Government agency updates charter on healthcare rights
The Australian Commission on Safety and Quality in Health Care has launched a revised charter of rights that encourages people to be actively involved in decisions about their health care.
The revised Australian Charter of Healthcare Rights is the second edition of the Charter and describes rights that apply to people in all healthcare settings across Australia.
It reflects an increased focus on person-centred care and says people receiving health care have every right to engage with their healthcare providers and have input about decisions being taken.
The Charter outlines what every person can expect when receiving care and describes seven fundamental rights including: access, safety, respect, partnership, information, privacy and giving feedback.
Its use is embedded in the National Safety and Quality Health Service (NSQHS) Standards that all hospitals and other acute health services must meet to stay accredited.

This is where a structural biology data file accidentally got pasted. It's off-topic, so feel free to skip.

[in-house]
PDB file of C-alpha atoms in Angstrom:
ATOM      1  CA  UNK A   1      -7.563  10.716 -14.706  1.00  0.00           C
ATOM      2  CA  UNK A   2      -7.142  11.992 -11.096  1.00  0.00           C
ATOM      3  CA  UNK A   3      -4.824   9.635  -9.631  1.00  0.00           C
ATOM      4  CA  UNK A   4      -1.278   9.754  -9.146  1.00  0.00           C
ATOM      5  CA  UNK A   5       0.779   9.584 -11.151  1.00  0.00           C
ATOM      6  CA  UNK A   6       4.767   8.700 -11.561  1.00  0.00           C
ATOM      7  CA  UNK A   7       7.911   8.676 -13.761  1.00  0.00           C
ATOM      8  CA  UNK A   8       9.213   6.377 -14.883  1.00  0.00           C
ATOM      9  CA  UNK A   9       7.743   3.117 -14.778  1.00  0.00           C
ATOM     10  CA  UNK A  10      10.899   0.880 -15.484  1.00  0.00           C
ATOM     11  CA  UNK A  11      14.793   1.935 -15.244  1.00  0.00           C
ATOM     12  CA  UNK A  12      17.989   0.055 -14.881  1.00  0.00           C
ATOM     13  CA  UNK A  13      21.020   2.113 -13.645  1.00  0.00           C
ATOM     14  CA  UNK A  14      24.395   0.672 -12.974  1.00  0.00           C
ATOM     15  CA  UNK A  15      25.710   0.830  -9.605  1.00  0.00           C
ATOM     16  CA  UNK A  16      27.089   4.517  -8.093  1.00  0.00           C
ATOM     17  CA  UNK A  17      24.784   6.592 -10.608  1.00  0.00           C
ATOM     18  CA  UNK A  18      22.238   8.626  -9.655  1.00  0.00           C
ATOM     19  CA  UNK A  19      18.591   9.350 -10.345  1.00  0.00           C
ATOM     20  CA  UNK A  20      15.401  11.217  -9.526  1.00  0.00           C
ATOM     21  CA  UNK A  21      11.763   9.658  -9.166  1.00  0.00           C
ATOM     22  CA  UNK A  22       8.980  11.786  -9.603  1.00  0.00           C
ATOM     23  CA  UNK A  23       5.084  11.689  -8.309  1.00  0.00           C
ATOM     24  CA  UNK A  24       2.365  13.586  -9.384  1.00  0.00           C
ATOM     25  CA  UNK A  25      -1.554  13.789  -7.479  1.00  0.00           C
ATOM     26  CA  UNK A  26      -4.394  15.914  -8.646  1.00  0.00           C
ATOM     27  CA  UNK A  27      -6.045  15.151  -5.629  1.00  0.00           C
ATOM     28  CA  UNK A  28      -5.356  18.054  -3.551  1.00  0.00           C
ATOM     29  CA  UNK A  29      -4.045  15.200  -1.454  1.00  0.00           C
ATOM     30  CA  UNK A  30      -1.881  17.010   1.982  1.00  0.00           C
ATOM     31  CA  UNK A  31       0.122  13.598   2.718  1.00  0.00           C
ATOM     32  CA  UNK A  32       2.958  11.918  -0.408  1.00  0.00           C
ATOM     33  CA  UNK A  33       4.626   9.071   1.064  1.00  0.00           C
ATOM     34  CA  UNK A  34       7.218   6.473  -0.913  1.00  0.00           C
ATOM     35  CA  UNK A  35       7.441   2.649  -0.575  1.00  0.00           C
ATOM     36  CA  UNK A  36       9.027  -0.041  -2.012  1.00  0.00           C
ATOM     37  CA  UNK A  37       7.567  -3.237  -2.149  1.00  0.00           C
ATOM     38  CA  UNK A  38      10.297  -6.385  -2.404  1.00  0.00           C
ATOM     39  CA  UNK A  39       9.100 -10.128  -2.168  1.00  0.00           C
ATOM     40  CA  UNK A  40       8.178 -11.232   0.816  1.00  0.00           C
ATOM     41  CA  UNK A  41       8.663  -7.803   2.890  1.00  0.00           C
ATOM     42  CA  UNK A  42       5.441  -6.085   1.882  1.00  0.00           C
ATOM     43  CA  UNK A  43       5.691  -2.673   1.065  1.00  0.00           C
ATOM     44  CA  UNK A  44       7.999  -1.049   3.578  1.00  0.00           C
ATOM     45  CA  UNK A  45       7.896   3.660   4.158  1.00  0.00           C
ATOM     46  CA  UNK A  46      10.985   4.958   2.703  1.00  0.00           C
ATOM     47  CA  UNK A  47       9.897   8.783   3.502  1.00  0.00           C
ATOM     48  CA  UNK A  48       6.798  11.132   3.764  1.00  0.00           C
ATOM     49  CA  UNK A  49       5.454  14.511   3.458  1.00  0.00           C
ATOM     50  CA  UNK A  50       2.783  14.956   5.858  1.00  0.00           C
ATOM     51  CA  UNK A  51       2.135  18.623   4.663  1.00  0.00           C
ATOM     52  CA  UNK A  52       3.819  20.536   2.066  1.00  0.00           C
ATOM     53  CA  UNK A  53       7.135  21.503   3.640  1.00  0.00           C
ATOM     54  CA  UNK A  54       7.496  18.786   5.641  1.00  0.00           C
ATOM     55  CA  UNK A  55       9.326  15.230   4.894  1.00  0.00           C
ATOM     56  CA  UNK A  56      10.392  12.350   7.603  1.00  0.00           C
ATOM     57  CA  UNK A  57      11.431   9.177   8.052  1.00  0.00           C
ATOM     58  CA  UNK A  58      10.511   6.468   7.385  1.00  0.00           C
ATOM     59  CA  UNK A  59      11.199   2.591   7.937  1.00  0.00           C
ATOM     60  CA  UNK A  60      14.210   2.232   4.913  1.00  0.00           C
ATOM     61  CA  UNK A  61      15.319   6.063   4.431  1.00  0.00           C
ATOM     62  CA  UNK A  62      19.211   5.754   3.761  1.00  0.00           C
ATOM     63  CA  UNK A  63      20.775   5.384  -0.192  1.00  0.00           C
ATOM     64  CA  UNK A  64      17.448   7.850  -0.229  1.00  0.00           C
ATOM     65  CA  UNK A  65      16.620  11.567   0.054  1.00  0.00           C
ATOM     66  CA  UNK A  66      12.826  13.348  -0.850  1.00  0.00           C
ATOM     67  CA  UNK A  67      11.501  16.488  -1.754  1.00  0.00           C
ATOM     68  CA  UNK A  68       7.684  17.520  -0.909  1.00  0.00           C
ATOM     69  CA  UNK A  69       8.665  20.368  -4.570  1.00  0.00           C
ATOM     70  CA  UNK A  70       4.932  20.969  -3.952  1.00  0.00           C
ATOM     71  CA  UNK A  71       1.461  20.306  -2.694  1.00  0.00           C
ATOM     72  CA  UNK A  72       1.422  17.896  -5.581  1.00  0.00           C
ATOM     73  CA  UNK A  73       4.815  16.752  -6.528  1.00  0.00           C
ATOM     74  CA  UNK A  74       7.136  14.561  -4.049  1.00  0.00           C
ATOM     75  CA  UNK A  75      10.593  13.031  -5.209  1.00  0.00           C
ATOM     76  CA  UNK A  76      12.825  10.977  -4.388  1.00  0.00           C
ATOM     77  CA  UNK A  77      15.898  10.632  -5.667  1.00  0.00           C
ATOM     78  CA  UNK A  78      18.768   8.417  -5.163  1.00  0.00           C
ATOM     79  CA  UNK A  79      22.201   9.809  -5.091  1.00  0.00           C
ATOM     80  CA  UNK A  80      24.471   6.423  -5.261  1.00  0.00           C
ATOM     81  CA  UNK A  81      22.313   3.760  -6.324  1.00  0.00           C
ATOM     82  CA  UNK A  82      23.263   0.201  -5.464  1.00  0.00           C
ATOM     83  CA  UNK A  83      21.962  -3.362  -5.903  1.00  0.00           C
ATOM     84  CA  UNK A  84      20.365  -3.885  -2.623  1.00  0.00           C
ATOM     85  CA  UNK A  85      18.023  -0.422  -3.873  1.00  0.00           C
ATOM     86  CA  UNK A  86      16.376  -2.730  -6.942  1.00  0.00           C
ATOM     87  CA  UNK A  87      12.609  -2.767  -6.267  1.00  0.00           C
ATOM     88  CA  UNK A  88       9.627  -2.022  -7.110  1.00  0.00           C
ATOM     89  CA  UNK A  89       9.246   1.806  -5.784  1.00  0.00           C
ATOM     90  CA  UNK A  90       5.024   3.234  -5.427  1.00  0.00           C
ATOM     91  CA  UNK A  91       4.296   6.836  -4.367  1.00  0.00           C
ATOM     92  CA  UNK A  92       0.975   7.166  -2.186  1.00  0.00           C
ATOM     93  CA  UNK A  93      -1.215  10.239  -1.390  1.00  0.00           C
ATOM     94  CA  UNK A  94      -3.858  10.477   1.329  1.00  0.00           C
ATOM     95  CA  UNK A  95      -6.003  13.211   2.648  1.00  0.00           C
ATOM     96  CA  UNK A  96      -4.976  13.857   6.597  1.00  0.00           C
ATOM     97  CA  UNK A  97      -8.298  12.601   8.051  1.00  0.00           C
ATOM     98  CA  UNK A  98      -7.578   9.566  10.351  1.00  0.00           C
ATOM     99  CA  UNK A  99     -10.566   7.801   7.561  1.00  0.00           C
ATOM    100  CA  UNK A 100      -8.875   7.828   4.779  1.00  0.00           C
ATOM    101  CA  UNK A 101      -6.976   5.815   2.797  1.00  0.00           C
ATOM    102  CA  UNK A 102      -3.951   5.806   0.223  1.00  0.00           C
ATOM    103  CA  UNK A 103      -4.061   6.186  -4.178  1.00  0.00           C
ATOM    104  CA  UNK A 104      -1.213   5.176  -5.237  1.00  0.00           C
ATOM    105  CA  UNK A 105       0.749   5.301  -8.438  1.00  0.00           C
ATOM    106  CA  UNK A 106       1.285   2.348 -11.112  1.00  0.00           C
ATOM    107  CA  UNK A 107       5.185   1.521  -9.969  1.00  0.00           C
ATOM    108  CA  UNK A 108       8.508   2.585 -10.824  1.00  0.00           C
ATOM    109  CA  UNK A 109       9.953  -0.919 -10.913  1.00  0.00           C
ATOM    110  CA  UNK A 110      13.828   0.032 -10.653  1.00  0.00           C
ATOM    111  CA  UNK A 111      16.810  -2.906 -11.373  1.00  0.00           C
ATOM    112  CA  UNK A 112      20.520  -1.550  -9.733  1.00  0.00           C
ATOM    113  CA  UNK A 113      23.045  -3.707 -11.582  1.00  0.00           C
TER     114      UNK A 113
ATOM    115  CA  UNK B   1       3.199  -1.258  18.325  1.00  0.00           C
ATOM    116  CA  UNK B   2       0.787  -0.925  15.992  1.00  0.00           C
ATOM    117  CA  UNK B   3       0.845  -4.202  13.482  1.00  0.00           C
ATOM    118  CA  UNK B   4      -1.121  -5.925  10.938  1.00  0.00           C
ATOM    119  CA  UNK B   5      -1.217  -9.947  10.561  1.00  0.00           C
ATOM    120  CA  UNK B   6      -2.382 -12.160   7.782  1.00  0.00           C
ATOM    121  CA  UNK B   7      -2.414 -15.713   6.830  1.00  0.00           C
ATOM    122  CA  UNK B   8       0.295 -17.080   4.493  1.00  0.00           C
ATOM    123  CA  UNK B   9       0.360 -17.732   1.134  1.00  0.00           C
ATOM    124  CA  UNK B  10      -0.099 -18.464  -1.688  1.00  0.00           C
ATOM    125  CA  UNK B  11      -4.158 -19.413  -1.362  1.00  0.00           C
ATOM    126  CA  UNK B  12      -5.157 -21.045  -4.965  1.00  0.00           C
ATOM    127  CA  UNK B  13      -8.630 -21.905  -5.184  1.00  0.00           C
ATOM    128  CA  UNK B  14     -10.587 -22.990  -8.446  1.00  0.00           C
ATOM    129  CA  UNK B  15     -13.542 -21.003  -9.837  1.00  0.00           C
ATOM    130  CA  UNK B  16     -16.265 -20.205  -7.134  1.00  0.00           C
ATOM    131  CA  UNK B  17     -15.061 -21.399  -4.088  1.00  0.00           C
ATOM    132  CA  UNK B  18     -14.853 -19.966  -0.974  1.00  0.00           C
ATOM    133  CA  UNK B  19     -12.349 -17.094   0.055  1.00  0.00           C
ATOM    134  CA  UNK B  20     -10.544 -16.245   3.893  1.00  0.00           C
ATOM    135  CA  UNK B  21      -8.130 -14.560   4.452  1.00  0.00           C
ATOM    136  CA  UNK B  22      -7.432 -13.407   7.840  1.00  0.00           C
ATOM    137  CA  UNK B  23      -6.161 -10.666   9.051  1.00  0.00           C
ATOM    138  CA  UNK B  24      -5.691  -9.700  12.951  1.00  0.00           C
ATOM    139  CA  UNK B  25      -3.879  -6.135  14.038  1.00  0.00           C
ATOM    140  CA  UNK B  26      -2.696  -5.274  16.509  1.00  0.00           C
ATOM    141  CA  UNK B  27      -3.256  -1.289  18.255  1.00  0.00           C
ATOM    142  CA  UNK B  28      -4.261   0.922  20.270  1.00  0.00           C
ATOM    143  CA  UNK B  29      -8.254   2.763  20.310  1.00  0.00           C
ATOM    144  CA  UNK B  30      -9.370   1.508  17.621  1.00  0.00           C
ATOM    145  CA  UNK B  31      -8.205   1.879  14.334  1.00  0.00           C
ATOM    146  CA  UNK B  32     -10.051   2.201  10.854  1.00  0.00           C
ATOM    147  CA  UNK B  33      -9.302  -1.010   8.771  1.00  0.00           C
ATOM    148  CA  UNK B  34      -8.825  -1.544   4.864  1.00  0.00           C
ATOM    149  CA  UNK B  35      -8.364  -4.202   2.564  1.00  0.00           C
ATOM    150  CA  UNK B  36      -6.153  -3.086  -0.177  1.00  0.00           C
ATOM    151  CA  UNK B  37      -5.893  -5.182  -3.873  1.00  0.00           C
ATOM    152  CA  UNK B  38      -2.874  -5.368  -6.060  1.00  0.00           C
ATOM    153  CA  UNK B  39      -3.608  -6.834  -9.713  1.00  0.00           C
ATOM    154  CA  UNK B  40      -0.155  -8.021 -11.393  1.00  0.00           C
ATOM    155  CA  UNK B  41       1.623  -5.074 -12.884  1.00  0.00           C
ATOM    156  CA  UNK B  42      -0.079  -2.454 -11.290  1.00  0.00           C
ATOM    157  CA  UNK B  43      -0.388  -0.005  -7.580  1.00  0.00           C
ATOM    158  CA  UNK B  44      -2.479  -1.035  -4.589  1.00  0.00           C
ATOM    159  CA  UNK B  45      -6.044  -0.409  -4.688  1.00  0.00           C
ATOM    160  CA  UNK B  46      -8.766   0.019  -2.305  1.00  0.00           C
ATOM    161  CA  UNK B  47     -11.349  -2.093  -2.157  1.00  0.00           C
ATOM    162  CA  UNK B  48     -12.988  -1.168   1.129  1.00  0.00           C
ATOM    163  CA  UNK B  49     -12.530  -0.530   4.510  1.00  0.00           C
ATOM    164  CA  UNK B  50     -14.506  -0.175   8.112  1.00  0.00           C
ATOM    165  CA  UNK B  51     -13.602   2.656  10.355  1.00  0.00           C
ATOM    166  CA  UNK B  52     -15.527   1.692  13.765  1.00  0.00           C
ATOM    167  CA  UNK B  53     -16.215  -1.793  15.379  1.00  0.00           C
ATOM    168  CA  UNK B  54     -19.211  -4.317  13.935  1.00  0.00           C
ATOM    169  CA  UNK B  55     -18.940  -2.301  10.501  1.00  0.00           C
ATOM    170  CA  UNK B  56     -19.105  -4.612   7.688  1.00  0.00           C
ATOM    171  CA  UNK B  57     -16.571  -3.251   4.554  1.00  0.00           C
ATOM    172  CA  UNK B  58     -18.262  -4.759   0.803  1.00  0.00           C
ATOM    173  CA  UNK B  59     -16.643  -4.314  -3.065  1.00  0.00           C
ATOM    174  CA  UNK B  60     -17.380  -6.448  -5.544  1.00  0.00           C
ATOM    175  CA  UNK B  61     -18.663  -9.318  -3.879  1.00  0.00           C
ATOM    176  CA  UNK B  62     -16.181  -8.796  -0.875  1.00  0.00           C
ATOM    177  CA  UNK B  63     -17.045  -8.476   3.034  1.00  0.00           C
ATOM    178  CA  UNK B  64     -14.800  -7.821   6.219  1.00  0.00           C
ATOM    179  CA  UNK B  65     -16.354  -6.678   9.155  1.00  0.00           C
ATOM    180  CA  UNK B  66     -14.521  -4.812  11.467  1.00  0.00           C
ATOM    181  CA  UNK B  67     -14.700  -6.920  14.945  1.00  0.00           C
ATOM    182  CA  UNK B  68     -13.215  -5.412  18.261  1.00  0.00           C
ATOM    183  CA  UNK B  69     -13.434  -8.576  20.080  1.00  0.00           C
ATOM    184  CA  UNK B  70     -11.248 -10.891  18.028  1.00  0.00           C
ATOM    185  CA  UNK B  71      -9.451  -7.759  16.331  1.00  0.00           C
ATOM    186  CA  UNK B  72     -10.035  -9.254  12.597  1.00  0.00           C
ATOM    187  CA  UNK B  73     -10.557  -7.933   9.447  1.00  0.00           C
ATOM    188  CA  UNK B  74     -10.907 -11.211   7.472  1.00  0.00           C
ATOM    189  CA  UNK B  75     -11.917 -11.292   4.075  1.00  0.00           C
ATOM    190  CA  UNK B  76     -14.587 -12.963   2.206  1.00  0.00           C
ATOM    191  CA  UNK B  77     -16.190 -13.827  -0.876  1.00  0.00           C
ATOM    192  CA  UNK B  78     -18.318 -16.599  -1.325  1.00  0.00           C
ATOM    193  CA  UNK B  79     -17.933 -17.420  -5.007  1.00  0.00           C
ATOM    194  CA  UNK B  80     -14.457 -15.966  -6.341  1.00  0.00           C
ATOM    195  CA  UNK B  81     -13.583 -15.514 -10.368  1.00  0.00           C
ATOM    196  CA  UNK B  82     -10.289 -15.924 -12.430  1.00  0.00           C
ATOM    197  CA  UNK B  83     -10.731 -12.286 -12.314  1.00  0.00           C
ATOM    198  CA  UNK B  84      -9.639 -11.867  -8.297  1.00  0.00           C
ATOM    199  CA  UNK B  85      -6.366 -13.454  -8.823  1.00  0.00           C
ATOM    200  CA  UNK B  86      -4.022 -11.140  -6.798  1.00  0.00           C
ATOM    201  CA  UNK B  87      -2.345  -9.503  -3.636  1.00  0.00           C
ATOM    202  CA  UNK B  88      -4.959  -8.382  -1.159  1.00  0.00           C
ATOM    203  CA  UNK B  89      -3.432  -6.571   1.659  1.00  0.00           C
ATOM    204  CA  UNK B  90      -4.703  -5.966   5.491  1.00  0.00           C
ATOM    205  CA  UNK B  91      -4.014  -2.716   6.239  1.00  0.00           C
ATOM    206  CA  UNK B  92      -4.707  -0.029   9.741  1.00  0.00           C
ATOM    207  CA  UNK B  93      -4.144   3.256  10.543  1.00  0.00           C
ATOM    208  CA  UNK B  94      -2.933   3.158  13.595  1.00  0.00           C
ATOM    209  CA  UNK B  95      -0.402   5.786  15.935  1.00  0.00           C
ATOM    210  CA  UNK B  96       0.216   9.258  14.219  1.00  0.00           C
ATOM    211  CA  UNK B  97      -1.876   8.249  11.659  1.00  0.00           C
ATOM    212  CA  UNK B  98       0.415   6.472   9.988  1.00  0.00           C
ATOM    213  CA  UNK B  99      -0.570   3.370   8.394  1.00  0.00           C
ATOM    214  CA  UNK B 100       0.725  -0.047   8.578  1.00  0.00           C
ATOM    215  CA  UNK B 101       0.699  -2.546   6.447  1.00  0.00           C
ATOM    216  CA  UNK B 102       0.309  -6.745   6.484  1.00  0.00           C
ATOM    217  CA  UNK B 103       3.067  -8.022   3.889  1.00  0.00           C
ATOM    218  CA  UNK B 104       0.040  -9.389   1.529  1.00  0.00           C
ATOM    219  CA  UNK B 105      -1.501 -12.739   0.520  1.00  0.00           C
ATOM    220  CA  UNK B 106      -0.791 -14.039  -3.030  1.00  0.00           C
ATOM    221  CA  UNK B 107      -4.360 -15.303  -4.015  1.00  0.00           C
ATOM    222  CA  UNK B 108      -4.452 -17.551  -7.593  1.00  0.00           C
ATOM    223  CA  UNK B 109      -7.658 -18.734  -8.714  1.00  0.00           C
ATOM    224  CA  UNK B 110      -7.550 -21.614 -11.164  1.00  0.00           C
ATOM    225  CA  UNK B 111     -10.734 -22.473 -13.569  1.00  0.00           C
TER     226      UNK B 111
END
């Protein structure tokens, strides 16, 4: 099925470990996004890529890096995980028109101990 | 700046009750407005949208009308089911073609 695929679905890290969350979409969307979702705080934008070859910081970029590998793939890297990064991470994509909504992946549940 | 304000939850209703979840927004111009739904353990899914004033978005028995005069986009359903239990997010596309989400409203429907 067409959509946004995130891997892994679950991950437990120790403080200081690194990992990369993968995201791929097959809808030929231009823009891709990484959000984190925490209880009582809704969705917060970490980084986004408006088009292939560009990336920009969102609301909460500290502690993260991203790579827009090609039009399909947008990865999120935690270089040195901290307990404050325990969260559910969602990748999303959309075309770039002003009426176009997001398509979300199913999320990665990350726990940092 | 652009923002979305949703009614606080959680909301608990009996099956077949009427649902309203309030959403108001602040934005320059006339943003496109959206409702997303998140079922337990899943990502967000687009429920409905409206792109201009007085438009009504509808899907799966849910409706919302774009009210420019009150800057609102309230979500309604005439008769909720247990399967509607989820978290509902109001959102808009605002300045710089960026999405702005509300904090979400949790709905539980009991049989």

Commission Chair Professor Villis Marshall AC said the release marks the first major update to the original Charter, adopted by Australian Health Ministers in 2008.
“The inaugural Charter was a landmark document and the second edition builds on that strong foundation,” Professor Villis said.
“Community attitudes to health are constantly evolving and we reviewed the Charter through that lens, to ensure it reflected what the wider community believe are their appropriate healthcare rights in today’s landscape, and to clarify areas that required further explanation.
“The new Charter explains a patient’s rights to privacy in practice, it expands on the importance of informed consent and open disclosure, and it reflects the increased focus of the medical profession on partnering with the consumer in the delivery of health care in Australia.”
The Charter also aims to assist healthcare professionals, who can use it to discuss with patients their rights when using the healthcare system. The Commission has developed resources to support healthcare providers when discussing patient rights.
Published: 13 Aug 2019